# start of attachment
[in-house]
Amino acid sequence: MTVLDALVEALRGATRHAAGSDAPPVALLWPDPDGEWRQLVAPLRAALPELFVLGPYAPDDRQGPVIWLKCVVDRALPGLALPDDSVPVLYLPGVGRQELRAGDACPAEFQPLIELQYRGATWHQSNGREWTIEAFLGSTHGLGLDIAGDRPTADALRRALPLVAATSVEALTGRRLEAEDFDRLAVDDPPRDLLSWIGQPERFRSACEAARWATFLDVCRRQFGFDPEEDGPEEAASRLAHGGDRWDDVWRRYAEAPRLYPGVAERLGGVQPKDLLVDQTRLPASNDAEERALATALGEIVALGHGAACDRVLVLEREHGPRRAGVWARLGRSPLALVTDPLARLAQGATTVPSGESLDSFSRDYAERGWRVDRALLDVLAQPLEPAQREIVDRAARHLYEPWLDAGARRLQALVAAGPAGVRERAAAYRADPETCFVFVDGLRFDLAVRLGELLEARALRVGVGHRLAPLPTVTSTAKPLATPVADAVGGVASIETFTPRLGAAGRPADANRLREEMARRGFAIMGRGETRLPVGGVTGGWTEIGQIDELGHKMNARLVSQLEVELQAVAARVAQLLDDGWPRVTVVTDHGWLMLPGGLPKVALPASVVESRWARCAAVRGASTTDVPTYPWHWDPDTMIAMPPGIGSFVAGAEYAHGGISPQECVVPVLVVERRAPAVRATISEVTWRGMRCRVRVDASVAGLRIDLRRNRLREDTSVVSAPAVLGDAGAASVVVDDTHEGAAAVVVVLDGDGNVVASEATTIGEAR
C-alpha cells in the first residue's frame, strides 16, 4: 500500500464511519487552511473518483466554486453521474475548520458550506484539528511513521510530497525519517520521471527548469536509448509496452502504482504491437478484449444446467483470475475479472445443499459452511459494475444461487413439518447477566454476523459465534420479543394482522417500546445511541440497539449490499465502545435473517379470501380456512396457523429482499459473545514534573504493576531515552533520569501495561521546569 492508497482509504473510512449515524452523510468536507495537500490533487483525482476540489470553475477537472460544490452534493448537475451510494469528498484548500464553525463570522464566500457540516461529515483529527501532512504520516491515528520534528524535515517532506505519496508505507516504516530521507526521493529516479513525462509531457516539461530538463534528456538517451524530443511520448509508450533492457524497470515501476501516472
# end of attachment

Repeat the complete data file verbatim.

[in-house]
Amino acid sequence: MTVLDALVEALRGATRHAAGSDAPPVALLWPDPDGEWRQLVAPLRAALPELFVLGPYAPDDRQGPVIWLKCVVDRALPGLALPDDSVPVLYLPGVGRQELRAGDACPAEFQPLIELQYRGATWHQSNGREWTIEAFLGSTHGLGLDIAGDRPTADALRRALPLVAATSVEALTGRRLEAEDFDRLAVDDPPRDLLSWIGQPERFRSACEAARWATFLDVCRRQFGFDPEEDGPEEAASRLAHGGDRWDDVWRRYAEAPRLYPGVAERLGGVQPKDLLVDQTRLPASNDAEERALATALGEIVALGHGAACDRVLVLEREHGPRRAGVWARLGRSPLALVTDPLARLAQGATTVPSGESLDSFSRDYAERGWRVDRALLDVLAQPLEPAQREIVDRAARHLYEPWLDAGARRLQALVAAGPAGVRERAAAYRADPETCFVFVDGLRFDLAVRLGELLEARALRVGVGHRLAPLPTVTSTAKPLATPVADAVGGVASIETFTPRLGAAGRPADANRLREEMARRGFAIMGRGETRLPVGGVTGGWTEIGQIDELGHKMNARLVSQLEVELQAVAARVAQLLDDGWPRVTVVTDHGWLMLPGGLPKVALPASVVESRWARCAAVRGASTTDVPTYPWHWDPDTMIAMPPGIGSFVAGAEYAHGGISPQECVVPVLVVERRAPAVRATISEVTWRGMRCRVRVDASVAGLRIDLRRNRLREDTSVVSAPAVLGDAGAASVVVDDTHEGAAAVVVVLDGDGNVVASEATTIGEAR
C-alpha cells in the first residue's frame, strides 16, 4: 500500500464511519487552511473518483466554486453521474475548520458550506484539528511513521510530497525519517520521471527548469536509448509496452502504482504491437478484449444446467483470475475479472445443499459452511459494475444461487413439518447477566454476523459465534420479543394482522417500546445511541440497539449490499465502545435473517379470501380456512396457523429482499459473545514534573504493576531515552533520569501495561521546569 492508497482509504473510512449515524452523510468536507495537500490533487483525482476540489470553475477537472460544490452534493448537475451510494469528498484548500464553525463570522464566500457540516461529515483529527501532512504520516491515528520534528524535515517532506505519496508505507516504516530521507526521493529516479513525462509531457516539461530538463534528456538517451524530443511520448509508450533492457524497470515501476501516472